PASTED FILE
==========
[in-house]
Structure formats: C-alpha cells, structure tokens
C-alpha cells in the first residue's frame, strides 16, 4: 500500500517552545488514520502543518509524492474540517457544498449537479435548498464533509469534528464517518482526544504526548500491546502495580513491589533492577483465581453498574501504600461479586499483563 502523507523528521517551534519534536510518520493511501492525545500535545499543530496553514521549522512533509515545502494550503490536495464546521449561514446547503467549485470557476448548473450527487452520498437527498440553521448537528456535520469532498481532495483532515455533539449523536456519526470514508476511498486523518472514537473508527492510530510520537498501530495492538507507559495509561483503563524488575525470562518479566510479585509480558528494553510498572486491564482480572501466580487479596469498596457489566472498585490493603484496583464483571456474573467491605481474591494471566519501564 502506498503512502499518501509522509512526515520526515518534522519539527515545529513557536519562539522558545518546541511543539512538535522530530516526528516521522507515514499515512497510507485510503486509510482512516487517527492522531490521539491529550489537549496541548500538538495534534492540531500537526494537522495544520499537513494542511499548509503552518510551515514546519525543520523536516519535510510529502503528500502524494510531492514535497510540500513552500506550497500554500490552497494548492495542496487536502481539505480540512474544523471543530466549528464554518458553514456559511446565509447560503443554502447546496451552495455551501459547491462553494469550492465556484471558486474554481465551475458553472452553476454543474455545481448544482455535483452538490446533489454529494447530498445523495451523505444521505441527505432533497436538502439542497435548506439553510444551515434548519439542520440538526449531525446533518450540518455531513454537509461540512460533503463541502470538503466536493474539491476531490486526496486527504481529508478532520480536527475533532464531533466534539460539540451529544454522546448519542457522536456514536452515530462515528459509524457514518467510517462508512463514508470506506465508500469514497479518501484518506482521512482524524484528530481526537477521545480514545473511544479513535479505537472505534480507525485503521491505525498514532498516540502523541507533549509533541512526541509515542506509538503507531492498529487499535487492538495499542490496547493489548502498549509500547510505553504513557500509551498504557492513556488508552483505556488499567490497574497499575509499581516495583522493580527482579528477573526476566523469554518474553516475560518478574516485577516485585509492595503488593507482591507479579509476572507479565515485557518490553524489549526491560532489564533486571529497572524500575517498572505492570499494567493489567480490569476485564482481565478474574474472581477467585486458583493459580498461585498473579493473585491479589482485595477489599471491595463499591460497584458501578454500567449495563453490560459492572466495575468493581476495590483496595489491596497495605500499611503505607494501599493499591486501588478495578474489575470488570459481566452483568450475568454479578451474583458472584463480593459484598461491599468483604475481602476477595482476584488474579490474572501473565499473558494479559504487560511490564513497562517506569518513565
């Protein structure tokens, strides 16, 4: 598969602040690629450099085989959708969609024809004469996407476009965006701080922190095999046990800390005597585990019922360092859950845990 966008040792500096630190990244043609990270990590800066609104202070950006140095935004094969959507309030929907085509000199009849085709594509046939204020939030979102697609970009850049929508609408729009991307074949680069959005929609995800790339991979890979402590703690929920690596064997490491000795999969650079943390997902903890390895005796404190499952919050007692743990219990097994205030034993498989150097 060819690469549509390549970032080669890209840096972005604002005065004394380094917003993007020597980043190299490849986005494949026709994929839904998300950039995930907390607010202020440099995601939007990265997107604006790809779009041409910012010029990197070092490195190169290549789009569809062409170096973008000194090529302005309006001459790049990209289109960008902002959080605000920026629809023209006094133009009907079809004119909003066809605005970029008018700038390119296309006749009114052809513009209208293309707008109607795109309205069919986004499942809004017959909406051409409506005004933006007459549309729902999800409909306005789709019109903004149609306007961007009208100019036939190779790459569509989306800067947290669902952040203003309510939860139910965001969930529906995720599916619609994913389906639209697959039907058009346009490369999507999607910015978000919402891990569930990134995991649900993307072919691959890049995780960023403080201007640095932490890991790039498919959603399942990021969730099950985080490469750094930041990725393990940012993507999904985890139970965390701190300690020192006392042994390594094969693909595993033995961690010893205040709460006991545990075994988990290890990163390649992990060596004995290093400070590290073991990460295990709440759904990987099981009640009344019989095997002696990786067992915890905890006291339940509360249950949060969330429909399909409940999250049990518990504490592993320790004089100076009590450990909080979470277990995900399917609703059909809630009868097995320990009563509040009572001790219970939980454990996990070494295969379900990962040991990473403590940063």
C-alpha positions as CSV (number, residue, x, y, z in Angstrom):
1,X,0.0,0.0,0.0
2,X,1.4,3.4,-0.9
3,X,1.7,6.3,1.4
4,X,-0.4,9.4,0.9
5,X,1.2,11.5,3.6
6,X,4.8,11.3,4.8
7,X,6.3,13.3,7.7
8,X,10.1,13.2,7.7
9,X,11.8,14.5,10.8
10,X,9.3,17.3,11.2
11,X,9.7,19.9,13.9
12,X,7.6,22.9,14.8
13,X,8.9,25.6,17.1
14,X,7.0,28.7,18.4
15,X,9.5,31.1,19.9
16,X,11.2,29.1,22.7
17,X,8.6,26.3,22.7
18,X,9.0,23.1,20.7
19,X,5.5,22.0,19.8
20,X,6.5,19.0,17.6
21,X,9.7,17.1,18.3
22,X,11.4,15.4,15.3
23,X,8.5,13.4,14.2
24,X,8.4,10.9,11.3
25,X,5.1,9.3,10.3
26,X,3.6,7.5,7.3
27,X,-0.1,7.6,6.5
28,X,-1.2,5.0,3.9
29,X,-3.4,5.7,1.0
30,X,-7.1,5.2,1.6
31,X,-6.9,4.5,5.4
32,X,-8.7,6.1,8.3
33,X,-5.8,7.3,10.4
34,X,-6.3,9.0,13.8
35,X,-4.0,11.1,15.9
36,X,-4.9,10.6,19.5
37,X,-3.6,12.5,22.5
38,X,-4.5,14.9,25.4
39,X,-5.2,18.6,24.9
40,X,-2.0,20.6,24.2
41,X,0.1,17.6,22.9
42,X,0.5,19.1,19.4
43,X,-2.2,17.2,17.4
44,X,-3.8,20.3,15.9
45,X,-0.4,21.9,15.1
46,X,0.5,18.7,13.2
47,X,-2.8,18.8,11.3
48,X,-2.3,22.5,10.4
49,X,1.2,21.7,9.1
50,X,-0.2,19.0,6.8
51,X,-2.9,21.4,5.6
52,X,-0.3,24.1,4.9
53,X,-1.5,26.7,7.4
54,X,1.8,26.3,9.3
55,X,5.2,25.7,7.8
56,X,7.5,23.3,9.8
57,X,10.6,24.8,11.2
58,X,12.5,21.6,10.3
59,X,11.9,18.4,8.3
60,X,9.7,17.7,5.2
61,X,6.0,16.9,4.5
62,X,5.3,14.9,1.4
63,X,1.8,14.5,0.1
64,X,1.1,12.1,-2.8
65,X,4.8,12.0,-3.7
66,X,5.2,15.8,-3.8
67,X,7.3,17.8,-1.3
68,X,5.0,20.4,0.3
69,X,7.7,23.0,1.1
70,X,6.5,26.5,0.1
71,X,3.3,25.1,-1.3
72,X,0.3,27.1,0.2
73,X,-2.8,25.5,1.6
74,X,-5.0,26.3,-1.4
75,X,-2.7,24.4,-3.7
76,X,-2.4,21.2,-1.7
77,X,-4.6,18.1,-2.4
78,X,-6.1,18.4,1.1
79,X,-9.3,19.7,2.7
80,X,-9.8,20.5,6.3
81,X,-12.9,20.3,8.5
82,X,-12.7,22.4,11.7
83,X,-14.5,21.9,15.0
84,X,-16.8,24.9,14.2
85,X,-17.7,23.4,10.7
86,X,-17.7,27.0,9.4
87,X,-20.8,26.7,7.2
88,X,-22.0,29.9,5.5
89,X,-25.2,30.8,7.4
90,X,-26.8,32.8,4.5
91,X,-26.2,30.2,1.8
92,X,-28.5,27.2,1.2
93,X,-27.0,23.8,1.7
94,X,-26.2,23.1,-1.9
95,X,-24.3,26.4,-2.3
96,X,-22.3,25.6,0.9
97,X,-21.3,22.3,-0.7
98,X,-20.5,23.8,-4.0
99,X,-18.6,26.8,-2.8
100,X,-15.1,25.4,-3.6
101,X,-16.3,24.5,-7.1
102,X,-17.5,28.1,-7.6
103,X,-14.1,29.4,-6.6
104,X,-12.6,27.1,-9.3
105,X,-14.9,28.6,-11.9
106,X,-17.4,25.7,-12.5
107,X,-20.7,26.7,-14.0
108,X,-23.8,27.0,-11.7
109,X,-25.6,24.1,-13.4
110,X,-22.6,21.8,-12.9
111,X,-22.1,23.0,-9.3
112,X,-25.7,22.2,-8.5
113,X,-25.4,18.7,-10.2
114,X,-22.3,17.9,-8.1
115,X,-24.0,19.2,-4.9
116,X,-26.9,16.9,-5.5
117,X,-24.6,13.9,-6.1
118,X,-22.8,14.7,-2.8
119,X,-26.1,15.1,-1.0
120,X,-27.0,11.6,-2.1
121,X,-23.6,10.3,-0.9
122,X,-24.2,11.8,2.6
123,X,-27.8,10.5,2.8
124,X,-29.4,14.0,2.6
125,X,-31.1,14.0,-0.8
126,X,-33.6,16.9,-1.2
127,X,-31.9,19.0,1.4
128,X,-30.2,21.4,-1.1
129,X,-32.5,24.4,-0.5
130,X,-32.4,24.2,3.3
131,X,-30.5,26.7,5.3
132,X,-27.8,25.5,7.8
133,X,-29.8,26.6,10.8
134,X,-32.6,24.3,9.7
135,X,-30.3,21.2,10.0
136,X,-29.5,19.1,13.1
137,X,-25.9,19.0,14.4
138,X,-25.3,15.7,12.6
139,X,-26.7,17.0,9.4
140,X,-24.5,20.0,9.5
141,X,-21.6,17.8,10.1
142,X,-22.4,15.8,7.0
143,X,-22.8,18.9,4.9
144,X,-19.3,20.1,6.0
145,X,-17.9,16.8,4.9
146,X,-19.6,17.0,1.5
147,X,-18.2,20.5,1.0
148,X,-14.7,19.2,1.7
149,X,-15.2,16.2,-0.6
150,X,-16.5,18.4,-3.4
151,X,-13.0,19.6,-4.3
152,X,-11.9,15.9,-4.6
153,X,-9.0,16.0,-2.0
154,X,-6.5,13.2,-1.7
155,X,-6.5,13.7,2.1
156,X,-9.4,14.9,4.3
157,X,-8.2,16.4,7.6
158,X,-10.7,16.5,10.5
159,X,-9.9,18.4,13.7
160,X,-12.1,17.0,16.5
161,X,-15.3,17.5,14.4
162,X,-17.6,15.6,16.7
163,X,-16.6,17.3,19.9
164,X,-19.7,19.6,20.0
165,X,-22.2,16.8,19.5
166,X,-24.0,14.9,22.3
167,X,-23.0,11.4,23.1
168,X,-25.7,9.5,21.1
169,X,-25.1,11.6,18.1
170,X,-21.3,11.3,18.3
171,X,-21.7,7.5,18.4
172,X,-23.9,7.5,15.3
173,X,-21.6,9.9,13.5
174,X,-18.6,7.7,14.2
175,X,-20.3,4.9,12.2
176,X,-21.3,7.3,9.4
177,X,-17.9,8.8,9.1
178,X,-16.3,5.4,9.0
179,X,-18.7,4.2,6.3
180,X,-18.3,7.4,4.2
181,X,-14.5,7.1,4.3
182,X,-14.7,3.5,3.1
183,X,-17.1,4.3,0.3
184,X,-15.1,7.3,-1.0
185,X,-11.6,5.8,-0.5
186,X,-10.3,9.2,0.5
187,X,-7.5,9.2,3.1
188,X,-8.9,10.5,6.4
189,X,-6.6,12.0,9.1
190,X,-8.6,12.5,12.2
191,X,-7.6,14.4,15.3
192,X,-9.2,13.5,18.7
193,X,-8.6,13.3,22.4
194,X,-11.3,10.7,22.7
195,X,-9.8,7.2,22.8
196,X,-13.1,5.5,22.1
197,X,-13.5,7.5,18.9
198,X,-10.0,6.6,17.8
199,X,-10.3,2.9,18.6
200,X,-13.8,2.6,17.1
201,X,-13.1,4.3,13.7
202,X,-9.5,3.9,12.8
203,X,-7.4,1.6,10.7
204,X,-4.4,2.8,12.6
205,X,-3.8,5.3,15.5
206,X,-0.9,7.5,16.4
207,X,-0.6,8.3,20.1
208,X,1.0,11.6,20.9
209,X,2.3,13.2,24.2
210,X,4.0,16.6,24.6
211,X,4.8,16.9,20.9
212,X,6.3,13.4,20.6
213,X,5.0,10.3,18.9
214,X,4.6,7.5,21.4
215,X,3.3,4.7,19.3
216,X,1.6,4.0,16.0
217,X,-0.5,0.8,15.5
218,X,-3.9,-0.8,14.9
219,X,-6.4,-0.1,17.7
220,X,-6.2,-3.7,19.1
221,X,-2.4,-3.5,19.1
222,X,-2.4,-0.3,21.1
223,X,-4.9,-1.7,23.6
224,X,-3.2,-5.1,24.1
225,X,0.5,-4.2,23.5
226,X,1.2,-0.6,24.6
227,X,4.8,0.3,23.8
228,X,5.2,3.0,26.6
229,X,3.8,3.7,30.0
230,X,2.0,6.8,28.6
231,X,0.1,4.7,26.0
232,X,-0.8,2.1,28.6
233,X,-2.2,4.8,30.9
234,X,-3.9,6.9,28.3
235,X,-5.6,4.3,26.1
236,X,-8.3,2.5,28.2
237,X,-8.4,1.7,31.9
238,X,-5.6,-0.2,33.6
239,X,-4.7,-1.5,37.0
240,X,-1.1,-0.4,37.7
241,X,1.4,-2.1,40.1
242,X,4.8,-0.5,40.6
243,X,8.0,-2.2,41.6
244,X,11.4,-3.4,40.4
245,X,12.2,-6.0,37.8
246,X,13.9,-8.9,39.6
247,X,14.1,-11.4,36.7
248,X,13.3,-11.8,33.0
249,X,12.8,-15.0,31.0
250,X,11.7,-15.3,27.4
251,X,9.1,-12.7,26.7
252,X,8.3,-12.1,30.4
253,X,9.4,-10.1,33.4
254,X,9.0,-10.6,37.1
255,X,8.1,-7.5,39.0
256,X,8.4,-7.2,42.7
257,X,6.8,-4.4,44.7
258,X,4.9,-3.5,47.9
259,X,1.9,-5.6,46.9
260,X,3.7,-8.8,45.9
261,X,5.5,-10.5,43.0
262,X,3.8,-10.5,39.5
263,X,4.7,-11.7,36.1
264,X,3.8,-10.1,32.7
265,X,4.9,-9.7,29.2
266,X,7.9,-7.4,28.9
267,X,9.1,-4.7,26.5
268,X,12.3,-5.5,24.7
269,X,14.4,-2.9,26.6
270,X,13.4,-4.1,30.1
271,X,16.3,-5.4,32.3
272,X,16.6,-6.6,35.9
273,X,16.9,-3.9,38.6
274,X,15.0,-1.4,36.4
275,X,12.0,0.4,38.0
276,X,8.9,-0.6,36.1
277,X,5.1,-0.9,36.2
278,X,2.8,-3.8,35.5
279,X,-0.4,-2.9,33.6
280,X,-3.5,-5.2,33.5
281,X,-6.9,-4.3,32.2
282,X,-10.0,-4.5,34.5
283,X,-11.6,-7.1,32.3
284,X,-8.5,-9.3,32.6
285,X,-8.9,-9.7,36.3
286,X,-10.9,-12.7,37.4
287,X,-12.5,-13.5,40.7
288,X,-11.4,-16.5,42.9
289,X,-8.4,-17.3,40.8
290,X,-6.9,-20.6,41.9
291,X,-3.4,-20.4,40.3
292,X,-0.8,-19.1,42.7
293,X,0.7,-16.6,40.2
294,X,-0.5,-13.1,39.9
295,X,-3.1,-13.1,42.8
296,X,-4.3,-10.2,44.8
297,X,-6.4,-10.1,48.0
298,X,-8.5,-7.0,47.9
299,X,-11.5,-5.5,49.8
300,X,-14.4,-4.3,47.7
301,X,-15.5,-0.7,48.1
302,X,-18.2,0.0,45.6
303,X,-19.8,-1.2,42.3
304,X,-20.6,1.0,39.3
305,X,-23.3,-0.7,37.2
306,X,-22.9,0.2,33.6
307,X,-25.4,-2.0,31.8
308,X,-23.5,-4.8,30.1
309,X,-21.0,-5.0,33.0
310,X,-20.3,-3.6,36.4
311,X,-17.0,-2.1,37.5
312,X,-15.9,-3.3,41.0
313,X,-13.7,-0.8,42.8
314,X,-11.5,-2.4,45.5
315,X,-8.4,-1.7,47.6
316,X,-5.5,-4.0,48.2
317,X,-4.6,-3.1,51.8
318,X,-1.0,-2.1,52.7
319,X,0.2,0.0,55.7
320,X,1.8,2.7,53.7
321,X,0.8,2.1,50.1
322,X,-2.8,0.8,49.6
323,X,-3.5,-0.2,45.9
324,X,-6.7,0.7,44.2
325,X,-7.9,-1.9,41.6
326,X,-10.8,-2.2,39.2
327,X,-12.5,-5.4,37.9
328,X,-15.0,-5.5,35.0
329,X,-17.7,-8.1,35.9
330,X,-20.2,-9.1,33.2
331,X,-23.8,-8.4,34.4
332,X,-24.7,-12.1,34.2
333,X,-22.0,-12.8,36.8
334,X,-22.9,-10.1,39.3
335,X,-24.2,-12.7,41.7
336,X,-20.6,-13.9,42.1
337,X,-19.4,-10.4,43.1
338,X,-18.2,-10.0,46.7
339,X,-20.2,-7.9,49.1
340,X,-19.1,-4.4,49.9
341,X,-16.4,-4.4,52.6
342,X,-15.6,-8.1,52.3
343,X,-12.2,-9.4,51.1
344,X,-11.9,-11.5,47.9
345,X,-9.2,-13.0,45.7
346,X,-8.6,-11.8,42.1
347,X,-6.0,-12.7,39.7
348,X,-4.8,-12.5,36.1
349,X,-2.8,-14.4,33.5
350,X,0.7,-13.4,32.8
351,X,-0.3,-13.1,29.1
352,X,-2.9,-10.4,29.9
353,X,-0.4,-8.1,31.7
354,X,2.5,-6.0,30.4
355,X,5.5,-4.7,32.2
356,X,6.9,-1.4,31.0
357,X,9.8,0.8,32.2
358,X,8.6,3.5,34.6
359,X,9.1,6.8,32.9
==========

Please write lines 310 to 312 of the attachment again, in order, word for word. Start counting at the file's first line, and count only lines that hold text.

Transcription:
305,X,-23.3,-0.7,37.2
306,X,-22.9,0.2,33.6
307,X,-25.4,-2.0,31.8